- Two major hospital systems have agreed to a joint venture to explore growth opportunities on a “case by case” basis
- One system is a major non-profit, the other a PE-backed for profit serial acquirer; their strategies, capabilities and geographies of both partners do not overlap
- The venture is likely focused on sharing capabilities and allowing each partner to take those back to their core markets
- Given the complementary skill sets, competitors to either system would be wise to expect upgrades in traditional weak spots
A few weeks ago, two major provider systems — IASIS Healthcare and Aurora Health Care — announced a “wide ranging” joint venture to pursue “acquisitions, new constructions, management of facilities and development of clinical services.” It is not an obvious partnership: Aurora is the largest non-profit system in eastern Wisconsin with 15 hospitals (several nationally ranked) operating in a single, contiguous geography, a large base of employed physicians and robust vertical referrals paths (clinic to community hospital to tertiary AMC to home health providers). IASIS is a PE-backed, for-profit serial acquirer with a portfolio of 19 unranked and often isolated hospitals scattered across 7 states (none near Wisconsin), a very nascent physician employment strategy and a mid-size Medicaid managed care plan in Arizona. (Feels like the premise of a classic Hollywood rom-com, doesn’t it? Classy “uptown girl” meets street-wise on-the-make “downtown boy”)
Not about capital
Given recent deals between non-profit providers and private equity (e.g., Ascension Health did with Oak Hill in 2011) and
IASIS PE ownership, you might think the venture is about access to capital. But Aurora has a better credit rating than IASIS and more cash ($305M vs. $64M). Given that IASIS PE owners put the company up for sale in March they probably don’t want to lock away yet more capital in a joint venture. Besides, if its capital it wants, Aurora is probably big enough to form a relationship with private equity directly (as indeed, Aurora’s CEO noted that Aurora could have financed the cancer center project on its own).
Clue: the first venture is a cancer clinic
The joint venture’s first announced project is a 10K sq. ft., $19M cancer center in Kenosha, WI. Aurora seems to be bringing all the assets: high-performing cancer capabilities in the system; an in-market referral base (given its nearby 73-bed medical center); and know-how: the center will be a smaller version of the one Aurora launched on its own in Grafton, WI, in March 2012.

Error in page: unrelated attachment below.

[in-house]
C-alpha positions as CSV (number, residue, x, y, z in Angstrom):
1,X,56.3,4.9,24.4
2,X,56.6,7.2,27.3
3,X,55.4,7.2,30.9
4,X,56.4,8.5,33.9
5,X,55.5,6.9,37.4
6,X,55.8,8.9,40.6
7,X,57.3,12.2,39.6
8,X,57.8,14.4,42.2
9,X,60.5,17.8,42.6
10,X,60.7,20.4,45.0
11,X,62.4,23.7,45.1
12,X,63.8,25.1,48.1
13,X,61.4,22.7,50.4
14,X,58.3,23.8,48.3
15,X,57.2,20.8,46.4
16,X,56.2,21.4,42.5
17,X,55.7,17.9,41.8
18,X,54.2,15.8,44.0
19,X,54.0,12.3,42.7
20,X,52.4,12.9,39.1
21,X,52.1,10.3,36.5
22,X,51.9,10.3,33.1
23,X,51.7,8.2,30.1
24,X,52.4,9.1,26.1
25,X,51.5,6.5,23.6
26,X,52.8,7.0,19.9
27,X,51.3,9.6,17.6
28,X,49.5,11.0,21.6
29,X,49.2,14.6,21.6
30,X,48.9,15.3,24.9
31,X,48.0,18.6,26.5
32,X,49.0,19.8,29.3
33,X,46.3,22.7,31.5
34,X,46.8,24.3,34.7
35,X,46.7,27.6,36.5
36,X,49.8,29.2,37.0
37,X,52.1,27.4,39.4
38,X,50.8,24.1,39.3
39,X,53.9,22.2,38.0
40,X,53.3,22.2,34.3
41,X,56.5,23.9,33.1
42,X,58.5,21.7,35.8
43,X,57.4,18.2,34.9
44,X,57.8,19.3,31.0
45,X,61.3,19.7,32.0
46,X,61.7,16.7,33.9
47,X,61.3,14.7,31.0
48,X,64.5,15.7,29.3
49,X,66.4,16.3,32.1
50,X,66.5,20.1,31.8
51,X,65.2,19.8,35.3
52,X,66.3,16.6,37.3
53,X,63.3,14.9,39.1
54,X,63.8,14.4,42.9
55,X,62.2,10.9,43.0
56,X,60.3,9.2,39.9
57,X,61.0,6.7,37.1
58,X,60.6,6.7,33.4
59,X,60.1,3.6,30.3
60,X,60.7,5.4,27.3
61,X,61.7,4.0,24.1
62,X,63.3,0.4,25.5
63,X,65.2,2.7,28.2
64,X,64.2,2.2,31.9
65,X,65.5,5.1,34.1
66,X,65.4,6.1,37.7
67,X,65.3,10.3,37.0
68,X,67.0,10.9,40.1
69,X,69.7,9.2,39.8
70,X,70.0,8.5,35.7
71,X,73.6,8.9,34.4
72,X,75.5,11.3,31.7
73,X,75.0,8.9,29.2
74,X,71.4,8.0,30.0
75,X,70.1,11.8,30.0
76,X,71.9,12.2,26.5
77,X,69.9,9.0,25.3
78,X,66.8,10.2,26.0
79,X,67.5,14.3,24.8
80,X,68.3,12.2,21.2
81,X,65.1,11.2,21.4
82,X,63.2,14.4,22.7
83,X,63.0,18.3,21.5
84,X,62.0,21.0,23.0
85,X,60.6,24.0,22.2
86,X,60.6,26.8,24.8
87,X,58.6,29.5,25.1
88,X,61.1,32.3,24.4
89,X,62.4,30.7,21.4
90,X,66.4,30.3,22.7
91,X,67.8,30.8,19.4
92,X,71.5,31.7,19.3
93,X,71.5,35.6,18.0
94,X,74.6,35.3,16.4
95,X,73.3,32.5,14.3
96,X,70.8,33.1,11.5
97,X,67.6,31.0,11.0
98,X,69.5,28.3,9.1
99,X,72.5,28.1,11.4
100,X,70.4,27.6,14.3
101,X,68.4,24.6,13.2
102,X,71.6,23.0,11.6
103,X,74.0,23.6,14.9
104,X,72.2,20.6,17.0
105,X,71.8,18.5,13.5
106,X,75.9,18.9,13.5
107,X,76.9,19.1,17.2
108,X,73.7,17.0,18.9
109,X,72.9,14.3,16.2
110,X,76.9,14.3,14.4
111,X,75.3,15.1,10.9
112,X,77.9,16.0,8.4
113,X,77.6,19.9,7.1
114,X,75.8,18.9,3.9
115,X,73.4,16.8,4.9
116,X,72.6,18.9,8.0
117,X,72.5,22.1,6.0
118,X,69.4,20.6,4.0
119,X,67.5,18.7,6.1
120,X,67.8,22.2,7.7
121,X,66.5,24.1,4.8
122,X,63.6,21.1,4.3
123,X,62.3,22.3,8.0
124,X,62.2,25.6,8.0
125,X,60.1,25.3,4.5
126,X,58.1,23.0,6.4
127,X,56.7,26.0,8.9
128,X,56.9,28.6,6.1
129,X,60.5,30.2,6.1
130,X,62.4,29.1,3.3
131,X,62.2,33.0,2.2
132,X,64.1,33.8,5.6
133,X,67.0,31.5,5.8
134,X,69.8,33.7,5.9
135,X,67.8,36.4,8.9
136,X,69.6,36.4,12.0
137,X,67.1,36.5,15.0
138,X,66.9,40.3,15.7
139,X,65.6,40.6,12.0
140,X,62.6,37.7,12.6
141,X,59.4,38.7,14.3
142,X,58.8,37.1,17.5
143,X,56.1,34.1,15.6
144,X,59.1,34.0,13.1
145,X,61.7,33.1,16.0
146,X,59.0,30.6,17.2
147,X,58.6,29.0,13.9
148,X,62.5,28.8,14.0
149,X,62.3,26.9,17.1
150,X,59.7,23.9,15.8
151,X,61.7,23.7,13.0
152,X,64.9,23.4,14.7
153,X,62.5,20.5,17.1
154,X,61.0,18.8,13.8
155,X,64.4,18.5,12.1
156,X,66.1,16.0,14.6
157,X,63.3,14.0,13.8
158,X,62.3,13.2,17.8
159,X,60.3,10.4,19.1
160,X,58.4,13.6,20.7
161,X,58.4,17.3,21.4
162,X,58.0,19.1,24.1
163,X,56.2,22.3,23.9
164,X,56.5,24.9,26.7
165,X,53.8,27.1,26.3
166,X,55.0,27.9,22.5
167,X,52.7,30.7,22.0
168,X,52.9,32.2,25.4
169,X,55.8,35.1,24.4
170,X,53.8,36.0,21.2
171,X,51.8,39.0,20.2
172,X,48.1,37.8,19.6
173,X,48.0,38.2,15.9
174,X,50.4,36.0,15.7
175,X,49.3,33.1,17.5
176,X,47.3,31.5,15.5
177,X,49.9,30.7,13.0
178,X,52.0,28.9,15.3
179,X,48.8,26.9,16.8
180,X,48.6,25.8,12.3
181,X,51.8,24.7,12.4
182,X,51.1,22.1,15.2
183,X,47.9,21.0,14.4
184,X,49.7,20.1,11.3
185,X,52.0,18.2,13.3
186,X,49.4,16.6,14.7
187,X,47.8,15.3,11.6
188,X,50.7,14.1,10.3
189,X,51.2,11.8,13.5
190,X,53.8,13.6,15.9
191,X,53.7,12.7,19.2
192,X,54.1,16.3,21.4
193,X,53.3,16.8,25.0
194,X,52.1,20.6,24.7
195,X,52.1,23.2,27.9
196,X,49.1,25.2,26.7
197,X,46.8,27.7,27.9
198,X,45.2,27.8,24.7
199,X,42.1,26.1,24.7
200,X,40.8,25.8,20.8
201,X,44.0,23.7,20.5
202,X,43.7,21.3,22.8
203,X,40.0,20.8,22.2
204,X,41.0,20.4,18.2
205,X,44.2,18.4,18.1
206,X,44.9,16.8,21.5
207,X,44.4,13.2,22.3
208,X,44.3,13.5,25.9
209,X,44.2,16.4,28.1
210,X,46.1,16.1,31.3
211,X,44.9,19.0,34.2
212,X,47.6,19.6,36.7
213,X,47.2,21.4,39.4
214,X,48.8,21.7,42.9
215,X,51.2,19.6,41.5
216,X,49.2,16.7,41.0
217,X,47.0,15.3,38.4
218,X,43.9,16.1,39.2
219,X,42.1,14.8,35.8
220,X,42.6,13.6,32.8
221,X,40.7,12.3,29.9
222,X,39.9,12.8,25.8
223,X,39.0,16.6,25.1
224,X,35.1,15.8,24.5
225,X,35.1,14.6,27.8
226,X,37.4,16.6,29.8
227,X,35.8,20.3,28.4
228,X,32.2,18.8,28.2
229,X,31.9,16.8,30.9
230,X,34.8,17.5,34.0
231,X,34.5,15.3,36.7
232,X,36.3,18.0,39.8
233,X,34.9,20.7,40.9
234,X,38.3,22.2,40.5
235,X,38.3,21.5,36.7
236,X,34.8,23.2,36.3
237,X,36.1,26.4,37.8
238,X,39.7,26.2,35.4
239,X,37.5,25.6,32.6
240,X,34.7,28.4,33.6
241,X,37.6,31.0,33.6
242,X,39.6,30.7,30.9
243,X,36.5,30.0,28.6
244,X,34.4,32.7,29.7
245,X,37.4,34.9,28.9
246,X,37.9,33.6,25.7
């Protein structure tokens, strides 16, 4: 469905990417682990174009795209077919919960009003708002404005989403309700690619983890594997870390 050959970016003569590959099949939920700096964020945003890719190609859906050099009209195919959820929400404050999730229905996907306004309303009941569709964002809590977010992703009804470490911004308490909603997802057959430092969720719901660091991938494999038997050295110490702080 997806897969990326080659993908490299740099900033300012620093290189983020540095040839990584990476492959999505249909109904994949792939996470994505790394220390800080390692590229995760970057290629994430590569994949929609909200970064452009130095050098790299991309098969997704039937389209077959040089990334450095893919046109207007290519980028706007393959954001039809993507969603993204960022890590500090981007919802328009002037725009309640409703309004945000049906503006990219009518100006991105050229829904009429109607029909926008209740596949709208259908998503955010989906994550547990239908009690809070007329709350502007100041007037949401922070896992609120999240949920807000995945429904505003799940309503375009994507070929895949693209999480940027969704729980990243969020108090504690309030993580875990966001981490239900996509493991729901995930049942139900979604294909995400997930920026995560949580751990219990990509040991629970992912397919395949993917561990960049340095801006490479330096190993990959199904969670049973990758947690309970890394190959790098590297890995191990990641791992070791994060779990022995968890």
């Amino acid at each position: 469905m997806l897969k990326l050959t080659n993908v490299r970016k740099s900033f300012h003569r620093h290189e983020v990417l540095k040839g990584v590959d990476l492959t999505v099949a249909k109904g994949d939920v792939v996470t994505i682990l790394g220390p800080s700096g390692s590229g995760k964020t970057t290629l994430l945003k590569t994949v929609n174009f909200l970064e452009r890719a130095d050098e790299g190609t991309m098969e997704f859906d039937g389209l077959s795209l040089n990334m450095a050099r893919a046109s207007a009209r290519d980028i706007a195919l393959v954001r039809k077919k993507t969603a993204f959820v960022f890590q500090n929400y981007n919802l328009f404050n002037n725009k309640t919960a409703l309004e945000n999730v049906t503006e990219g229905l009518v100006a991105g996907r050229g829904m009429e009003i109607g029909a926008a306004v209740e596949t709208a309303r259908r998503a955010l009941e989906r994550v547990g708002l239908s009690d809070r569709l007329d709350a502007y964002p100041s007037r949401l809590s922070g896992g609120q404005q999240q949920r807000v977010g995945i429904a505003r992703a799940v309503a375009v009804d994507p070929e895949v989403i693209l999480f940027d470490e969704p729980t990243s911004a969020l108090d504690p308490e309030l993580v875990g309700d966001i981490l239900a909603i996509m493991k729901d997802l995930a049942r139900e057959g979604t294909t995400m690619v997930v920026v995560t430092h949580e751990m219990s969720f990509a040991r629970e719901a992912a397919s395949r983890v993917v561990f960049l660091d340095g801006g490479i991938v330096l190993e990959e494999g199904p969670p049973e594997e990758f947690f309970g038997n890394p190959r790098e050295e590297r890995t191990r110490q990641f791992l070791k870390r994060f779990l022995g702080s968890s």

While IASIS may not be bringing much, it is getting a lot out of this joint project: Cancer can spin off a lot of profitable procedure revenue, but in each of its major markets, IASIS faces tough competition (Salt Lake City: University of Utah Health Care; Phoenix: Banner/MD Anderson; Houston: MD Anderson; Tampa: Moffitt). Right now, IASIS is focused on other service lines (e.g. revitalizing the cardiovascular program in the recently acquired St. Joseph’s hospital with a new surgeon). By participating in the Kenosha project, IASIS will learn more about how to compete in cancer which it can roll out to its home markets afterwards.
Our theory – capability exchange
That is what we think lies at the heart of this otherwise odd partnership: it is a vehicle for sharing “up-market” and “down-market” expertise. Aurora and IASIS operate successfully in different provider segments making their skills complementary; but they also operate in widely separated geographic markets – so they are unlikely substitutes. Sharing capabilities carries few risks and can offer benefits for both. The partners said they would be evaluating opportunities on a case-by-case basis and spending time learning about each other’s capabilities. (worth noting that even if a particular opportunity is green lit for a venture, a lot of the know-how can be exchanged as part of wide-ranging due diligence).
Here are the intriguing capability “trades” which the joint venture could facilitate:
For IASIS (besides more service line expertise like cancer):
Physician strategy. IASIS employs a lot fewer doctors than Aurora despite having a physician employment strategy in place for 5+ years. Aurora has about 1500 physicians (~0.74 per bed) while we estimate IASIS has between 150-250 physicians (~0.04-0.06 per bed). Few aligned physicians coupled with the second-tier standing of IASIS facilities in most markets makes them easy to bypass. As a result, IASIS has both lower average inpatient occupancy (48% vs. 58% vs. Aurora in 2011) and lower share of outpatient revenue (40% vs. 62% for Aurora in 2011). Getting a closer look at Aurora’s successful models (e.g. Aurora’s joint venture with BayCare) may help IASIS turbocharge its physician strategy.